The figures for global oil reserves soared. As cartel members such as Algeria, Libya and Nigeria compete for bigger production quotas within OPEC's overall output ceilings to reflect growth in capacity, countries are keener than ever to emphasize the scale of their resources. But the methods used to determine the size of their reserves are a closely guarded secret, and while companies are subject to some degree of examination by regulatory bodies such as the US Securities and Exchange Commission, a country's estimates of how much oil it holds is virtually unchecked.
Saudi Arabia, one of the most secretive countries in the world, recently defended its resource base when it was challenged by Matthew Simmons, a US investment banker who specializes in energy. He questioned whether Saudi Arabia's stated oil reserves of 261 billion barrels, the world's largest, were as big as Riyadh claimed. Aramco, the kingdom's state-owned oil giant, insisted that it had enough oil to double its output to 15 mbpd and sustain that for 50 years.
But energy analysts have long questioned the reserves claimed by other OPEC producers. Veteran British geologist Colin Campbell, chairman of the Association for the Study of Peak Oil and Gas and a trustee of the Oil Depletion Analysis Center in London, believes that Gulf producers' known reserves are really considerably lower than they claim - 210 billion barrels for Saudi Arabia, not the official tally of 261 billion; 90 billion for Iraq rather than 112 billion; Kuwait, 55 billion instead of 94 billion; the United Arab Emirates, 60 billion instead of 98 billion.
According to Alejandro Eggers Moreno of the Strategic Assessments Institute, a Los Angeles-based consultancy: 'All major players in the oil business - private and public - insist that there will be enough oil to last well through the 21st century. But given their incentive to inflate reserve totals, it would be irresponsible not to question their estimates. The official figures - that is, those cited by oil companies to prove their product is secure - are notoriously unreliable.'
The result of all this is that there may be considerably less oil left in the world than the producers and the energy corporations would have us believe. Skeptics like Campbell believe there are few major oil deposits left to discover. 'There's only so much crude in the world and 90 percent of it has been found,' he told The Daily Star.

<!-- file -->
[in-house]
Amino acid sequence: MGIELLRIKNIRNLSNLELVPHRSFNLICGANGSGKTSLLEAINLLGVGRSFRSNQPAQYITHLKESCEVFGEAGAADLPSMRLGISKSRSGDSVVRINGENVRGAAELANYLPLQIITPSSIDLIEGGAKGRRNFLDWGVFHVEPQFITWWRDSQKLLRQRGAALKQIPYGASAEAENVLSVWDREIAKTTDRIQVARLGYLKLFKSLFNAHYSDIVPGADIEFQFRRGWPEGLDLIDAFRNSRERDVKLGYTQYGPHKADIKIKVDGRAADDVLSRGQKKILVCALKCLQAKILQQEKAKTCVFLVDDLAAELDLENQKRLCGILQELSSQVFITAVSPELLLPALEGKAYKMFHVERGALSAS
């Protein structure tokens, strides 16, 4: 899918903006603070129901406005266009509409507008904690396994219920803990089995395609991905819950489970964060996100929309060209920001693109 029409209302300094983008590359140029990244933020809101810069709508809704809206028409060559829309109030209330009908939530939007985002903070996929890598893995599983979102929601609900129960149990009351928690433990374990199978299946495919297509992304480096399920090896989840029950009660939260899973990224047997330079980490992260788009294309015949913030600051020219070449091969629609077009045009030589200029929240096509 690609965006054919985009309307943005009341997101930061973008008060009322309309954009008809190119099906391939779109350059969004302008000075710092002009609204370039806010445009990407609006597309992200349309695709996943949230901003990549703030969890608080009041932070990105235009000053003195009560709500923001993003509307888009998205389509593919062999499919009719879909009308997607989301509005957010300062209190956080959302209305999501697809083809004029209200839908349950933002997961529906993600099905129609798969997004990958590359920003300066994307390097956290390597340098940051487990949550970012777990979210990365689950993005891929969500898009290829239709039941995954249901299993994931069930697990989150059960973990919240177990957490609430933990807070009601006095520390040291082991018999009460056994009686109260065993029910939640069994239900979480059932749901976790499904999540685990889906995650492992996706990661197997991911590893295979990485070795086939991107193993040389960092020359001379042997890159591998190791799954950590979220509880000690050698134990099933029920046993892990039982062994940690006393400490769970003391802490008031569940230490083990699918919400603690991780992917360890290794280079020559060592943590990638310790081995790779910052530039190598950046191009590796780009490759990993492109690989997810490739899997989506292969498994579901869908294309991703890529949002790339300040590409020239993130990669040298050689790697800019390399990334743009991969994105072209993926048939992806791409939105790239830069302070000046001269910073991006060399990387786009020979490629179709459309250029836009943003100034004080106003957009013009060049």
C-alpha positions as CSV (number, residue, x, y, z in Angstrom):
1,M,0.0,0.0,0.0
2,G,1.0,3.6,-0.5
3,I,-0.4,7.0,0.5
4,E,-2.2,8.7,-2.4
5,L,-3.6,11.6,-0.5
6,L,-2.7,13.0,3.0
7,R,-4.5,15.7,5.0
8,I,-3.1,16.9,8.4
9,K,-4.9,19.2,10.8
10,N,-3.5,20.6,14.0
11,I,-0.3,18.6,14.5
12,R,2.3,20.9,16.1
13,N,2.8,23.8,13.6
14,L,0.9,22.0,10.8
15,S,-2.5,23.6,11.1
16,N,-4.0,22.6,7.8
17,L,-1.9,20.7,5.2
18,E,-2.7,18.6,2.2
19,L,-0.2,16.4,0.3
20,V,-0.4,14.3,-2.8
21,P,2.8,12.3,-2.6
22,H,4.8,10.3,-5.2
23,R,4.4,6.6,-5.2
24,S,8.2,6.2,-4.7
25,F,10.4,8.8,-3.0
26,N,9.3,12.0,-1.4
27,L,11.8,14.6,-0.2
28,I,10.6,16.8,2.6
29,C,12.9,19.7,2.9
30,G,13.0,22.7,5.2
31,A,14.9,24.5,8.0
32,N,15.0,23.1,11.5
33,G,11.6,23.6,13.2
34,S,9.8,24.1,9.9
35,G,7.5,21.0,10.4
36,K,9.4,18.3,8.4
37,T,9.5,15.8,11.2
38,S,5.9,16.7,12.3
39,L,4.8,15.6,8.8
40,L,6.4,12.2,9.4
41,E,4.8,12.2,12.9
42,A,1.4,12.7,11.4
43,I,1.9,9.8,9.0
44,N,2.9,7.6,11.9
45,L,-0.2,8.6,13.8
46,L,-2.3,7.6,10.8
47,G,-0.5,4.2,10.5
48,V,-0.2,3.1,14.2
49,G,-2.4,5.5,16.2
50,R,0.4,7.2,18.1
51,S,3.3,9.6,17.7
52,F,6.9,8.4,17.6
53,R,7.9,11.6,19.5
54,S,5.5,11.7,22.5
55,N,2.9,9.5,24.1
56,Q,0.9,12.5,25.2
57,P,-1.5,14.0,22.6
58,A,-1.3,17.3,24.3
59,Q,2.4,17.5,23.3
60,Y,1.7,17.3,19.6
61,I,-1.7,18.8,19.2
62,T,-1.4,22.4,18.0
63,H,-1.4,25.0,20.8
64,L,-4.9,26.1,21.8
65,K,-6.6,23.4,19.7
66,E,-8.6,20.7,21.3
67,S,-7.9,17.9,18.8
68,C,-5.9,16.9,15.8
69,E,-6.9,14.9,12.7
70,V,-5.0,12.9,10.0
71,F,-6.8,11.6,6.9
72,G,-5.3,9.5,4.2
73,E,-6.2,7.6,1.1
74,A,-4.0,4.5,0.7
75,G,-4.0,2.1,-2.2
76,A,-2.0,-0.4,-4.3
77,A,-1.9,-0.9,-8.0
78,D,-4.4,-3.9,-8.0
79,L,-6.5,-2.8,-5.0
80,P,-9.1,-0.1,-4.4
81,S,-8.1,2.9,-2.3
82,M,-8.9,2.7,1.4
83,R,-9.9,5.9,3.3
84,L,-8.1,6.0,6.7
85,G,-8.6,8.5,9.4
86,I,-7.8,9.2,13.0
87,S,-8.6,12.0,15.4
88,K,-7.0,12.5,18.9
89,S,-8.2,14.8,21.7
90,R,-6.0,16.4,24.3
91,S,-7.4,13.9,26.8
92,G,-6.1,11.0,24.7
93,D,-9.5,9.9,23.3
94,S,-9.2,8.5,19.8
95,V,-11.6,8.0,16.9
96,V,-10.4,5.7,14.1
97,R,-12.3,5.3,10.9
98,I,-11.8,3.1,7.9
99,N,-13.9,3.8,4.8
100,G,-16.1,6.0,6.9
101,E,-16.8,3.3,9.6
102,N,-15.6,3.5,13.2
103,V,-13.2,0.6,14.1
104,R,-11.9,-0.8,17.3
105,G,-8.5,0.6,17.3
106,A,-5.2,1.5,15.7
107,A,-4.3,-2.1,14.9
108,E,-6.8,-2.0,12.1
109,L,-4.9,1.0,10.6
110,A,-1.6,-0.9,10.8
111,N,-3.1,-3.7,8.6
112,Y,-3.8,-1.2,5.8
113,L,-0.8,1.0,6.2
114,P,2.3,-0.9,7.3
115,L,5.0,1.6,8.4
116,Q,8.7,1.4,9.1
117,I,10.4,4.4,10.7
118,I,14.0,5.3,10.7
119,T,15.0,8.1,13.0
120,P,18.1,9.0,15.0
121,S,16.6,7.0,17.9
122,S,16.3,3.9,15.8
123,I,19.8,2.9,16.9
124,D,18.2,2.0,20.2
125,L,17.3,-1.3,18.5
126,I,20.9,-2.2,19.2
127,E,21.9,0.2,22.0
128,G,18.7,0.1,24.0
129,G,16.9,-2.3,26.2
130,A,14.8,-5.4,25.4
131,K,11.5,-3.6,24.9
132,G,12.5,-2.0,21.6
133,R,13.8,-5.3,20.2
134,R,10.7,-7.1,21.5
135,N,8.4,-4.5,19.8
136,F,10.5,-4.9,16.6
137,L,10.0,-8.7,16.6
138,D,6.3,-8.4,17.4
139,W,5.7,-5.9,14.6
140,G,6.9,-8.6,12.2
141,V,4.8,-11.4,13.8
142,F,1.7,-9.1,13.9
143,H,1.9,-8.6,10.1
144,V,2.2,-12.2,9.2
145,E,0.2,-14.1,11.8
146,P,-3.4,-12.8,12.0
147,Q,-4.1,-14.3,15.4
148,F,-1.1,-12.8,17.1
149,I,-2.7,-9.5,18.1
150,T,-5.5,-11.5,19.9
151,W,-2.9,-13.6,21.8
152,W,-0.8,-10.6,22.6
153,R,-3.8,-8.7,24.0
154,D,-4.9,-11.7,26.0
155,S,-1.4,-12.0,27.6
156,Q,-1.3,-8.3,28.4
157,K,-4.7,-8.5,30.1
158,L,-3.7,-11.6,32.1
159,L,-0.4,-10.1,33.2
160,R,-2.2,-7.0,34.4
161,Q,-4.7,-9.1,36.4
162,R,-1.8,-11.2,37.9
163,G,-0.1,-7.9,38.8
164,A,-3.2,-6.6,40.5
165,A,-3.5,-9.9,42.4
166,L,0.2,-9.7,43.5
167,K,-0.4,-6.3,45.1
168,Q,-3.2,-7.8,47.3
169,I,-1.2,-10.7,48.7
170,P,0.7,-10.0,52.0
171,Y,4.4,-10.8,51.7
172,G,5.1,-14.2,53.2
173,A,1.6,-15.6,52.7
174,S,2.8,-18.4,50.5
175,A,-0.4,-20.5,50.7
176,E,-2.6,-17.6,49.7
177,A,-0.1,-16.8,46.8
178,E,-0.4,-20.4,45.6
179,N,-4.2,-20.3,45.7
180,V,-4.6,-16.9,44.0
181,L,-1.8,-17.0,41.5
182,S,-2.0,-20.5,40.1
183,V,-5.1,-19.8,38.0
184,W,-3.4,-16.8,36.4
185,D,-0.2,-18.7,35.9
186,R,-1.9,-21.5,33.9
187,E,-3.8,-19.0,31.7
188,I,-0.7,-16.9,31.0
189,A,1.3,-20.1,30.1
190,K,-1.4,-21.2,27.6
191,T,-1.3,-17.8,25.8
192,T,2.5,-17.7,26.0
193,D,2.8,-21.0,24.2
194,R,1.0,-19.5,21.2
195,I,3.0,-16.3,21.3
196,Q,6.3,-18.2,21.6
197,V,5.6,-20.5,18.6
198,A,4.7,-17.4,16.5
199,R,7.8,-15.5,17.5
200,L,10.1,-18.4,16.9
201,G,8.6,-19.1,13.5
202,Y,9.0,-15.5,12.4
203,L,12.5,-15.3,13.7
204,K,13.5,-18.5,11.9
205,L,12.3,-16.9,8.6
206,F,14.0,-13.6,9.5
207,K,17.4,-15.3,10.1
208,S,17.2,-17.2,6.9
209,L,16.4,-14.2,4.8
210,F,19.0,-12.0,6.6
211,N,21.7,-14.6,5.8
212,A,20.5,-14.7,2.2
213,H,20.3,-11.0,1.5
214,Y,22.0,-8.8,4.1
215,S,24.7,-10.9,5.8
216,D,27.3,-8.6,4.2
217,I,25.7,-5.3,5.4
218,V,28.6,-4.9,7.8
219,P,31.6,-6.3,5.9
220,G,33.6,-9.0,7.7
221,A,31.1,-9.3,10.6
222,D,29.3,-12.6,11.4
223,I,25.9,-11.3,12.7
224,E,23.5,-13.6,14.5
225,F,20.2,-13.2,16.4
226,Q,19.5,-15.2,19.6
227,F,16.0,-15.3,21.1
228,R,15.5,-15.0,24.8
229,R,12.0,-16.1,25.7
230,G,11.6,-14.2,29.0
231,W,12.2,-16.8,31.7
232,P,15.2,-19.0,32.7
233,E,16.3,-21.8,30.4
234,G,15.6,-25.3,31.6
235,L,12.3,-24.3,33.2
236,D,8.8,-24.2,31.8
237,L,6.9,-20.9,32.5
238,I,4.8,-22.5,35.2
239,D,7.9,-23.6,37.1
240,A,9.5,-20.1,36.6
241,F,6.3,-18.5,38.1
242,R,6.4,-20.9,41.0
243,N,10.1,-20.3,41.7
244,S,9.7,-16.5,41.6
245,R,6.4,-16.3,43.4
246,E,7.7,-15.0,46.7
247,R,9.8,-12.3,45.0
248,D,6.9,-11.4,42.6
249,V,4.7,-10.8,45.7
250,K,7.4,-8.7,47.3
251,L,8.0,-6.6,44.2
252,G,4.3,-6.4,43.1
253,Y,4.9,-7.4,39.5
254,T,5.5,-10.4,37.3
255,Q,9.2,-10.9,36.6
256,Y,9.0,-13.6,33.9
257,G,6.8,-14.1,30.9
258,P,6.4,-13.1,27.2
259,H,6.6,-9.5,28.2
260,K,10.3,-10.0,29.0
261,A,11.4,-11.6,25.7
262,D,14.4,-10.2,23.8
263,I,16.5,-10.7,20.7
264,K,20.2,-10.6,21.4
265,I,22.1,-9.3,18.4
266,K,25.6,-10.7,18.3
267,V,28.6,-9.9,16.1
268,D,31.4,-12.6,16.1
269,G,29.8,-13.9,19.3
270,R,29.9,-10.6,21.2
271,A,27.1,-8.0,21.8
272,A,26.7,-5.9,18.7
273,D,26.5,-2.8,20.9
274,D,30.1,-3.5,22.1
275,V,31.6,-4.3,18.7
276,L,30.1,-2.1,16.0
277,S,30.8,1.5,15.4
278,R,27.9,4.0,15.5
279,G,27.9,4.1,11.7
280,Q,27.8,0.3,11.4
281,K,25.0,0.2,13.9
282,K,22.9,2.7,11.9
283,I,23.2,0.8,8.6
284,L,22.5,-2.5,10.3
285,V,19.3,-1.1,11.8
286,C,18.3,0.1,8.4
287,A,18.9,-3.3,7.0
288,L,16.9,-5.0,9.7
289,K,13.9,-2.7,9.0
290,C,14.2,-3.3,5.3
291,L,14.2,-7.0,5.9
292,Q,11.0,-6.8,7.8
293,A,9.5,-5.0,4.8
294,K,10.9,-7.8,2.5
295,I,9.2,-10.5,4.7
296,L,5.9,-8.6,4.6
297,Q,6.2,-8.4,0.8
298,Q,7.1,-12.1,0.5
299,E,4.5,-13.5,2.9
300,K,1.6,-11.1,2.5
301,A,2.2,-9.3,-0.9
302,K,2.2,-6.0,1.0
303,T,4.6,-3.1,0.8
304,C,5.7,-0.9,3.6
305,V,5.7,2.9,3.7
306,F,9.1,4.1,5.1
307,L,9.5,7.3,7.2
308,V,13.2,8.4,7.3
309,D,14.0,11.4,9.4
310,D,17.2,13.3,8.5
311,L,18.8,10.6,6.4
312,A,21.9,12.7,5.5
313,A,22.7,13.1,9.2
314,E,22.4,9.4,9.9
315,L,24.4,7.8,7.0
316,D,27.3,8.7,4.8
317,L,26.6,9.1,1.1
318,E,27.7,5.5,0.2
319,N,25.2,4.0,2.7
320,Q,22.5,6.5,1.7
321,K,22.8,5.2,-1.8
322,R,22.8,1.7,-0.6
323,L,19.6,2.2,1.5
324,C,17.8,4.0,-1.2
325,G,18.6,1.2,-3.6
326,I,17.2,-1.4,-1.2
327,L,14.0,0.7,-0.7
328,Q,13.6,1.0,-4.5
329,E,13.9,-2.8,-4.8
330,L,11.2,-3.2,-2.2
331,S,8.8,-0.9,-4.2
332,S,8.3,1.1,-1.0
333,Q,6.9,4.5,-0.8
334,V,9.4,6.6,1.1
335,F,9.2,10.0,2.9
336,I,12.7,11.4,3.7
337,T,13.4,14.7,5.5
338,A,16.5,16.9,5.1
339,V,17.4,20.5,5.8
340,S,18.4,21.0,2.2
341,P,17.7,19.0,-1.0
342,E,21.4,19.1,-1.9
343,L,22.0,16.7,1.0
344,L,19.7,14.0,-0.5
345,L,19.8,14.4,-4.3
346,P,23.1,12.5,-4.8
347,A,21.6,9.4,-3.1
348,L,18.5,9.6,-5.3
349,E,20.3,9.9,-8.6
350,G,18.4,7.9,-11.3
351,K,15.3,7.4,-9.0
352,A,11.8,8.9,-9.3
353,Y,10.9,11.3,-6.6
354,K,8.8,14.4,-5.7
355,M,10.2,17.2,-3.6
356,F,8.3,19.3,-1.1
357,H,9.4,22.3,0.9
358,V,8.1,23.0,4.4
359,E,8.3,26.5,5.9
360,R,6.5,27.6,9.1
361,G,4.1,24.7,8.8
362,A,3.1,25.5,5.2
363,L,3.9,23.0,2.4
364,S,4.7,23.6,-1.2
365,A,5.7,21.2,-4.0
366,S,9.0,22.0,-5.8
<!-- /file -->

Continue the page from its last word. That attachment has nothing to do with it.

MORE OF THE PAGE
Campbell believes that with the demand for oil currently rising at more than 2 percent a year, global production will peak by 2010. What that means is that oil will cease to be abundant and that prices will stay high. Skeptics like Campbell may be wrong, of course, and the world may develop alternative energy sources before any severe shortage occurs. But since those responsible for estimating oil reserves have a vested interest in keeping them high, their figures should not be taken for granted.
All this makes control of oil and natural gas a strategic objective for major powers. The US-led war against terrorism and the pressing need for America, the world's most profligate oil consumer, to secure oil supplies as its own production shrinks while demand increases, are likely to become heavily interconnected, more than they are already.
US foreign policy has been proceeding along these lines for some time, and has been accelerated by the administration of George W. Bush. But others, such as China, desperate for oil and gas to fuel its burgeoning economy, Japan and the major European powers, will need the same natural resources the Americans are seeking to ensure for themselves. There may not be enough to go around.
Ed Blanche, a member of the International Institute for Strategic Studies in London, is a Beirut-based journalist who has covered Middle East affairs for three decades. He is a regular contributor to The Daily Star